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Review: Moonlight

Faline Bobier

December 6, 2016

Moonlight, the second film by director Barry Jenkins, could be described as a coming of age film about a young Black boy living in Miami in the early 1980s, with a crack-addict mother and a tortured school life, where he is routinely bullied and called “fag” by his fellow students.

But the bare bones of description do no justice to the remarkable beauty and complexity that has been wrought onscreen by Jenkins and his co-writer Tarell Alvin McCraney. The screenplay for the film was based on a play by McCraney: In Moonlight Black Boys Look Blue. In an interview Jenkins talks about how personal the project was to both he and McCraney: "The movie is about very specific characters, in a very specific neighborhood, going through very specific ordeals. In that specificity there’s something universal, but also there’s a statement on the Black experience. That statement is filtered purely through my experience and Tarell’s experience. We just both happened to have been born in this neighborhood, and both our moms just happened to become addicted to crack cocaine, and we both just happened to go on and become artists."

The film is really a play in three acts—three moments in the main character, Chiron's life. In the first he is a young school boy, in the second an adolescent and in the third an adult. The three actors may not physically resemble each other, and in the case of the adult Chiron, this is actually the point (he has remade himself so he will never again be called "Little", his nickname at school), there is a tender and quiet sensibility that comes across in the performances that makes them believable as different incarnations of the same person.

So much of Chiron's character is revealed, not through what he says, since he speaks very little, but through his physical presence and his gaze. This must have been a challenge for the three actors who incarnate the different ages of Chiron: Alex Hibbert plays Chiron as a young boy, Ashton Sanders plays him as an adolescent and Trevante Rhodes as an adult.

The acting throughout is superb, including the powerful performances by the incredible Mahershala Ali as Juan, the Cuban-born drug dealer who survives and thrives (up to a point) in the poor housing projects where Chiron and his mother struggle to make it from day to day. Naomie Harris plays Paula, Chiron's mother. Harris had said at one point in her career that she would refuse to play the part of a crack addict on film, because of the stereotyping so often foisted on Black actors. However, you can see why she would have changed her mind for this part and for this film. All of the actors defy viewer expectations. They are never the stereotyped versions of their characters that can be found on innumerable TV series or bad movies. This is a movie told from the inside out and it shows.

Chiron as a young boy is befriended by Juan, who finds him hiding in an abandoned building after being chased there by schoolmates. Juan takes him home and feeds him when Chiron refuses to say where he lives, wanting to hide out, at least for a while, from his mother's erratic behaviour. The way that Juan responds when Chiron asks him what a “fag” is, an epithet he's been taunted with at school, shows empathy and understanding—behaviour which is not routinely portrayed or allowed in these kind of characters.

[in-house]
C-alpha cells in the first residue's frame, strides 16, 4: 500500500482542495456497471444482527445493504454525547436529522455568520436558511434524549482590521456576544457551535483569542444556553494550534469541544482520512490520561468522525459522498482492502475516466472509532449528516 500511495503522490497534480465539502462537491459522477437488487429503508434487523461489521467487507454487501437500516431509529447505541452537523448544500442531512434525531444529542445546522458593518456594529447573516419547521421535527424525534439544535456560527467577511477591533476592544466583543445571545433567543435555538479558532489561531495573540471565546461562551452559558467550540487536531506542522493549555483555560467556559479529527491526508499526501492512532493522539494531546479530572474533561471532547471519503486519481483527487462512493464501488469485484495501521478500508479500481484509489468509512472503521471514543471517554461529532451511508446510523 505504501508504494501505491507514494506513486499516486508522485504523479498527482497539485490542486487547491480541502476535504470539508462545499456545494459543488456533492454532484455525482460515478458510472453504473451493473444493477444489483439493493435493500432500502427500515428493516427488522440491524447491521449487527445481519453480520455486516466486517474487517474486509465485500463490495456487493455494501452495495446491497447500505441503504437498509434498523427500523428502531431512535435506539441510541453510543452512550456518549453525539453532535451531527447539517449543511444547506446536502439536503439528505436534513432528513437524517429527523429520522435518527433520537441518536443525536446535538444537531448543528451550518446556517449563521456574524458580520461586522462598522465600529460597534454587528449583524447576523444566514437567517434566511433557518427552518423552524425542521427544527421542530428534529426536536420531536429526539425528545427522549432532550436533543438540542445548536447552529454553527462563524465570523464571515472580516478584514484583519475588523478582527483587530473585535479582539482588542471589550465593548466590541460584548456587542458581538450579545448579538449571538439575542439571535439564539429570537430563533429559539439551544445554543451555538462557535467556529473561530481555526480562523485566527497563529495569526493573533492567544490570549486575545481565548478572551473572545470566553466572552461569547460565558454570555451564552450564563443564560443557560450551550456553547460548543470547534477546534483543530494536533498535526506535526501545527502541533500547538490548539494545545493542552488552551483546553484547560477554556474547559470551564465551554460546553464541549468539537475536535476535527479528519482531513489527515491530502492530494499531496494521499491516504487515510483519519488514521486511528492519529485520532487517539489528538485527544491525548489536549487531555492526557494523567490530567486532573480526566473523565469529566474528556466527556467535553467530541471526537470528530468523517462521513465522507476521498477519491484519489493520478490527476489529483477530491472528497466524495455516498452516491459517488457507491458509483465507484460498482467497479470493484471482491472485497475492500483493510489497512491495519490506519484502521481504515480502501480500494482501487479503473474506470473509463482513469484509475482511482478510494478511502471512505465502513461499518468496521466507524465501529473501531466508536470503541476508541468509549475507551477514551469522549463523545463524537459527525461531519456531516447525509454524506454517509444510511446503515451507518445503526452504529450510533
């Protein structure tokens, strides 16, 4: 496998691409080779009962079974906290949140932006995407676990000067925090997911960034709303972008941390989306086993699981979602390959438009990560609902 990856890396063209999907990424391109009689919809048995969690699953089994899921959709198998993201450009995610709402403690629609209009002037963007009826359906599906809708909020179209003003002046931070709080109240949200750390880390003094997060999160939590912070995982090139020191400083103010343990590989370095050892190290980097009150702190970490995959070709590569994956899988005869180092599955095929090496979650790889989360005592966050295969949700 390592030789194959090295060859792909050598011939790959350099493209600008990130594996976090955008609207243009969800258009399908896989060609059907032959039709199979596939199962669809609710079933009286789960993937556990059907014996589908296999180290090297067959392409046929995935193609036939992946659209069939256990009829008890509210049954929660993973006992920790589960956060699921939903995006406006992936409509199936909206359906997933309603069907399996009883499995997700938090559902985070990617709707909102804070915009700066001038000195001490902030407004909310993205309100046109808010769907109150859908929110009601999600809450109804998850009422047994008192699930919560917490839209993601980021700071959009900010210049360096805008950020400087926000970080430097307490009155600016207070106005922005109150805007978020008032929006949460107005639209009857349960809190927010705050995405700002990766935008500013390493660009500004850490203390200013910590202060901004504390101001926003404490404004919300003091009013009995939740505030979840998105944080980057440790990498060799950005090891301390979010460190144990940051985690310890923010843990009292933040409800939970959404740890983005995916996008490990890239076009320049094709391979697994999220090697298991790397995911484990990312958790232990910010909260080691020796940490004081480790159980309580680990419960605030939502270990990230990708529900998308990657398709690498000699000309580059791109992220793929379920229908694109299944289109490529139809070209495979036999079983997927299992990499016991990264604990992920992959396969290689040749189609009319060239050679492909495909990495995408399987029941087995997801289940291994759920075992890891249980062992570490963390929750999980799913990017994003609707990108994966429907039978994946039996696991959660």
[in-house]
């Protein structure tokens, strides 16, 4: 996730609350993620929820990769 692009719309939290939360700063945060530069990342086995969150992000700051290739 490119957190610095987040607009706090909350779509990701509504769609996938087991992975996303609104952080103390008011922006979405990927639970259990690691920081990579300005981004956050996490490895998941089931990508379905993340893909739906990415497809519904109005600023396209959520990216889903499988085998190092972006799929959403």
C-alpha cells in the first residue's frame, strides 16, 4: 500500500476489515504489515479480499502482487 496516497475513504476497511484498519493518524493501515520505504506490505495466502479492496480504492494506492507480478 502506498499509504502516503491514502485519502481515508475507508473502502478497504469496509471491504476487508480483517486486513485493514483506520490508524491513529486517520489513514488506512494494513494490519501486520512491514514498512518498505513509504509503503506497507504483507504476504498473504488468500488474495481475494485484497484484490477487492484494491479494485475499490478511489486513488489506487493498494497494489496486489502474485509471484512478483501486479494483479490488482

Moonlight is based on a play and you can definitely see that in the way it is structured. But it's also different from a play. Bringing it to the screen means it has a fluidity that would be hard to achieve on stage. In the beginning sequence where we meet Juan for the first time the camera circles around him to show his surroundings, his world, and at the same time his physical assurance and his beauty—in contrast with the way he makes a living on the mean streets of the southern Florida projects of the early 1980s.

Water and the ocean are constants in Moonlight, including a beautiful scene where Juan teaches "Little" how to swim. It shows how trust is built between these two unlikely allies. At the same time the film doesn't shy away from the contradictions of the relationship, as when Chiron quizzes Juan: “You sell drugs, right? and my Mama she does drugs?” The devastation on Juan's face tells the tale of what it means to be caught in a situation where you don't have control over what you need to do to survive, in a world that doesn't give you options.

The relationship between Chiron and his schoolmate Kevin (played chronologically by Jaden Piner, Jharrel Jerome and André Holland)—which runs throughout the three stages of his life and is a mixture of comradeship, betrayal and desire—highlights the difficulties of growing up Black and gay in the projects.

This is a film that rewards a second or third viewing because so much of what happens reverberates and echoes with the complexity and reality of what the filmmaker manages to capture on screen. The slow and sometimes dream-like camera shots, the achingly beautiful music and the integrity of Chiron and the other characters in Moonlight are a wonderful antidote to Trump America. These are the real stories of the people that Trump and his ilk want to demonize. They are a testament to the notion that Black Lives Matter and that they matter in ways that have rarely been explored on film.

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